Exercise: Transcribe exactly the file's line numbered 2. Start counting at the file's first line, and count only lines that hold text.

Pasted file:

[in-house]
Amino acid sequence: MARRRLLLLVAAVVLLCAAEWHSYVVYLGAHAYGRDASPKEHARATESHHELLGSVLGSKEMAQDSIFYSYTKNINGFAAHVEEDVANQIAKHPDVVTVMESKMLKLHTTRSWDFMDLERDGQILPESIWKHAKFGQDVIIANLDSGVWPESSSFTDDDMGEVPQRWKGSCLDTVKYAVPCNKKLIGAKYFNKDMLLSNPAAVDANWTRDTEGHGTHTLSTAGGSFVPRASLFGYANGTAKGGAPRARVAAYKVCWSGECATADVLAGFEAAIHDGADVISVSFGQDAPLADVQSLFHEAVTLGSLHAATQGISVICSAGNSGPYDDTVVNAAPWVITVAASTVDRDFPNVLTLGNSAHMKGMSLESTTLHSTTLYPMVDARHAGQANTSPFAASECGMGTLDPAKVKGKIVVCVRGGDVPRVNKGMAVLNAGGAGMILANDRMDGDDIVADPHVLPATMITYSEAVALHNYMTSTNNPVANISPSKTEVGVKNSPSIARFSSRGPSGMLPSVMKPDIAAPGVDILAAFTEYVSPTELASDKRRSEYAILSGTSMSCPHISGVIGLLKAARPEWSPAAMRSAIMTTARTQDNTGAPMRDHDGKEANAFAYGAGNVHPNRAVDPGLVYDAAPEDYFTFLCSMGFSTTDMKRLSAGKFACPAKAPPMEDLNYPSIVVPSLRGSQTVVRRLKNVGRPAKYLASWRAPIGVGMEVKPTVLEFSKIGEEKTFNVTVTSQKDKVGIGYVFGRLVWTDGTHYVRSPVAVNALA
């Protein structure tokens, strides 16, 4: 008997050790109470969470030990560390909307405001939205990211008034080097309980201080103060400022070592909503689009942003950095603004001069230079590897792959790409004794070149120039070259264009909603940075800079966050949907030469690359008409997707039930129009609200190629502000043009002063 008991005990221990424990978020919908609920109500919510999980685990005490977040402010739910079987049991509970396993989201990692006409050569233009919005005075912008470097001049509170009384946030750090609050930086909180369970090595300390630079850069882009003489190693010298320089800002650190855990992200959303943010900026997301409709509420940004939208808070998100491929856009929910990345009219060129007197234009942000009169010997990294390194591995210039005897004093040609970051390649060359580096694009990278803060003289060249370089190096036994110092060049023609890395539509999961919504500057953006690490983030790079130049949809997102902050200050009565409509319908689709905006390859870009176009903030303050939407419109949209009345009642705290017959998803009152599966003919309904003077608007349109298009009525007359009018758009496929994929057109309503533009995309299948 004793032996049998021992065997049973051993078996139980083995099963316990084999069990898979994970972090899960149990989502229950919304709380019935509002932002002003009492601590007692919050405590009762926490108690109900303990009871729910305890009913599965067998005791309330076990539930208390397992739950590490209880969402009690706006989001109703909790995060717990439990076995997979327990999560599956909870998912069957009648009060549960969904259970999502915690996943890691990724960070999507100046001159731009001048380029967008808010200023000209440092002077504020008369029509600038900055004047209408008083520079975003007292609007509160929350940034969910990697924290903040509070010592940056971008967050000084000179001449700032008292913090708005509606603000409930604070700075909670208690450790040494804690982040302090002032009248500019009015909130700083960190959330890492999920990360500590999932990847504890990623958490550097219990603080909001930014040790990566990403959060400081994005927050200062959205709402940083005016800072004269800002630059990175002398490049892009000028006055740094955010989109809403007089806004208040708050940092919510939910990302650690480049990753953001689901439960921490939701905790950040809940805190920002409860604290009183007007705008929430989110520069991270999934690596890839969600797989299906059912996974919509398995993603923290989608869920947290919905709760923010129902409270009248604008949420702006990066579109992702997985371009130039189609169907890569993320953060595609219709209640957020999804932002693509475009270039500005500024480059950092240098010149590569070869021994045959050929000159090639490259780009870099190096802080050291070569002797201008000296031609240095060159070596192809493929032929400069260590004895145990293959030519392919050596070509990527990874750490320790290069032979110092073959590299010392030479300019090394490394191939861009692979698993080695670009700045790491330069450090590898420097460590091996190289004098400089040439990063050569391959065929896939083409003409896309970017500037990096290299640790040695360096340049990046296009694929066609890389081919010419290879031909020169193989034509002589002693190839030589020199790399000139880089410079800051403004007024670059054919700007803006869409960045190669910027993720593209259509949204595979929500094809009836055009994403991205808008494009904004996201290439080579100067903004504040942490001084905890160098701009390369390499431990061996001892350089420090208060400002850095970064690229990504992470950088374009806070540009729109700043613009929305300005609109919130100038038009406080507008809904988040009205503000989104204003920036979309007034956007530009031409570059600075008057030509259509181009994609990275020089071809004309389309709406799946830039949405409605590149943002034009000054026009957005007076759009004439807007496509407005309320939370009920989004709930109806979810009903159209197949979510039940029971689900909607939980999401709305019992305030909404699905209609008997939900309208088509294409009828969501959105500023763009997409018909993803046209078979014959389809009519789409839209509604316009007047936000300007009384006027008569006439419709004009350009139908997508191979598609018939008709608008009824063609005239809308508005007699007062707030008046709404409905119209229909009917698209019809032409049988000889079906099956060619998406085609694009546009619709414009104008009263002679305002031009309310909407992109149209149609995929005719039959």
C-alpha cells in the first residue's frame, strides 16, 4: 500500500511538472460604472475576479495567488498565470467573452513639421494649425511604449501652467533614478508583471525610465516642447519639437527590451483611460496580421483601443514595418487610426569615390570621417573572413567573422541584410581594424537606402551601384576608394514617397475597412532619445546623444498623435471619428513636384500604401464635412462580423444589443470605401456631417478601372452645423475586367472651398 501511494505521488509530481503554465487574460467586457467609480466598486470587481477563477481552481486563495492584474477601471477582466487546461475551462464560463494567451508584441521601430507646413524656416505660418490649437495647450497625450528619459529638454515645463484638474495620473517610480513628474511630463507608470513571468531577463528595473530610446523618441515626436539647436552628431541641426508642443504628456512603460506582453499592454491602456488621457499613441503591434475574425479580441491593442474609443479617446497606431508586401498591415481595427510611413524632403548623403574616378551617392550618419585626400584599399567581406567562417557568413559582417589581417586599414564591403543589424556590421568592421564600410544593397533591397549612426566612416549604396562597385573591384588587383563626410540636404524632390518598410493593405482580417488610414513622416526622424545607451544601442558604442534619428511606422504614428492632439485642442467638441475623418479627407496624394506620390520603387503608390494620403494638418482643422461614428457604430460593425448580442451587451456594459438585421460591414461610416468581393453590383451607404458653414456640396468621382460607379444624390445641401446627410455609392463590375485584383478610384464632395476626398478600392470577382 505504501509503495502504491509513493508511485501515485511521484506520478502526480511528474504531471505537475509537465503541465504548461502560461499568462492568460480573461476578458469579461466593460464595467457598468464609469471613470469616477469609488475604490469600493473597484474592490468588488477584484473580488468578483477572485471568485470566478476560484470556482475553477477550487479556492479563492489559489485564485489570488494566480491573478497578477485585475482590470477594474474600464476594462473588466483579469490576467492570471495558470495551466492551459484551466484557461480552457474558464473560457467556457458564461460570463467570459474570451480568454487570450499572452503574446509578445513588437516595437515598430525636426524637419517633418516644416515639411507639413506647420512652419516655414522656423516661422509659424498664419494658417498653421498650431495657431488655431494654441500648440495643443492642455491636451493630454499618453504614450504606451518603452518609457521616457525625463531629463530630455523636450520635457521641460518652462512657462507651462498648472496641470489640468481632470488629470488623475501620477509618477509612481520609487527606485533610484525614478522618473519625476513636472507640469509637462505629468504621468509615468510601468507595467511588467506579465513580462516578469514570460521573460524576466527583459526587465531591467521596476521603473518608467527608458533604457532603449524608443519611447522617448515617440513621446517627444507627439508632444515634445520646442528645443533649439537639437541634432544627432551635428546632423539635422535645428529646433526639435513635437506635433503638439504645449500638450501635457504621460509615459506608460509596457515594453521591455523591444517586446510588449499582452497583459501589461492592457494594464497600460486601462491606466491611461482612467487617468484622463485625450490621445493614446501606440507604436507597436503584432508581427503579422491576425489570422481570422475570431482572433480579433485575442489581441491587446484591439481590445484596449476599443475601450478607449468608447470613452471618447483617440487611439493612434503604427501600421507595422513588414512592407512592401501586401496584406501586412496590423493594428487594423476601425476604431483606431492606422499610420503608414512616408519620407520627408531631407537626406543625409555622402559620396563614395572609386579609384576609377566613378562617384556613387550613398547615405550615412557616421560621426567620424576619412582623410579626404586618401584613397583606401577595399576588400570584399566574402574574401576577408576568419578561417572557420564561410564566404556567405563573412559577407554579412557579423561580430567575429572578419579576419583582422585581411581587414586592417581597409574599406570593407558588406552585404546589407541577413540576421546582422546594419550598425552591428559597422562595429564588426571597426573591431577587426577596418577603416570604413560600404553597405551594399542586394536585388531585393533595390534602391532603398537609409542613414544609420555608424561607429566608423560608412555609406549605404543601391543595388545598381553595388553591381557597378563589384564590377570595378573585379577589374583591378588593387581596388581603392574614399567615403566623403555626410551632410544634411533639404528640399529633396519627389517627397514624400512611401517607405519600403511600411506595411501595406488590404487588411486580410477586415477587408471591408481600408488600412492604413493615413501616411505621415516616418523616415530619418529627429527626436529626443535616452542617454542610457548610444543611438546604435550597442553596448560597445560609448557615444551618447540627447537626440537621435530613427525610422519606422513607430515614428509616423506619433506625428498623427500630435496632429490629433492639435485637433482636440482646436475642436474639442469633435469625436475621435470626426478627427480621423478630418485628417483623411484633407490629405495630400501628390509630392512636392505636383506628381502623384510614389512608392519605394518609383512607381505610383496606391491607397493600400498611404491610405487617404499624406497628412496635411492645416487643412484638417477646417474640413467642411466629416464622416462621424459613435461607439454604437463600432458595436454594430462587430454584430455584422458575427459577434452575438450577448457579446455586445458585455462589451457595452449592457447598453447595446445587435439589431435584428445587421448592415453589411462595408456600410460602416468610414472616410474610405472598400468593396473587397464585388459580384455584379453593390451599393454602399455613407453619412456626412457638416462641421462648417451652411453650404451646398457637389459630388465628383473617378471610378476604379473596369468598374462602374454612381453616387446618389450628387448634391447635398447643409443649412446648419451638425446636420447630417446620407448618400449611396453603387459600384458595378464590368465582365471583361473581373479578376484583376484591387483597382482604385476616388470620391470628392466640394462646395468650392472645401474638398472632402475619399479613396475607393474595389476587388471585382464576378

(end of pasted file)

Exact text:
Amino acid sequence: MARRRLLLLVAAVVLLCAAEWHSYVVYLGAHAYGRDASPKEHARATESHHELLGSVLGSKEMAQDSIFYSYTKNINGFAAHVEEDVANQIAKHPDVVTVMESKMLKLHTTRSWDFMDLERDGQILPESIWKHAKFGQDVIIANLDSGVWPESSSFTDDDMGEVPQRWKGSCLDTVKYAVPCNKKLIGAKYFNKDMLLSNPAAVDANWTRDTEGHGTHTLSTAGGSFVPRASLFGYANGTAKGGAPRARVAAYKVCWSGECATADVLAGFEAAIHDGADVISVSFGQDAPLADVQSLFHEAVTLGSLHAATQGISVICSAGNSGPYDDTVVNAAPWVITVAASTVDRDFPNVLTLGNSAHMKGMSLESTTLHSTTLYPMVDARHAGQANTSPFAASECGMGTLDPAKVKGKIVVCVRGGDVPRVNKGMAVLNAGGAGMILANDRMDGDDIVADPHVLPATMITYSEAVALHNYMTSTNNPVANISPSKTEVGVKNSPSIARFSSRGPSGMLPSVMKPDIAAPGVDILAAFTEYVSPTELASDKRRSEYAILSGTSMSCPHISGVIGLLKAARPEWSPAAMRSAIMTTARTQDNTGAPMRDHDGKEANAFAYGAGNVHPNRAVDPGLVYDAAPEDYFTFLCSMGFSTTDMKRLSAGKFACPAKAPPMEDLNYPSIVVPSLRGSQTVVRRLKNVGRPAKYLASWRAPIGVGMEVKPTVLEFSKIGEEKTFNVTVTSQKDKVGIGYVFGRLVWTDGTHYVRSPVAVNALA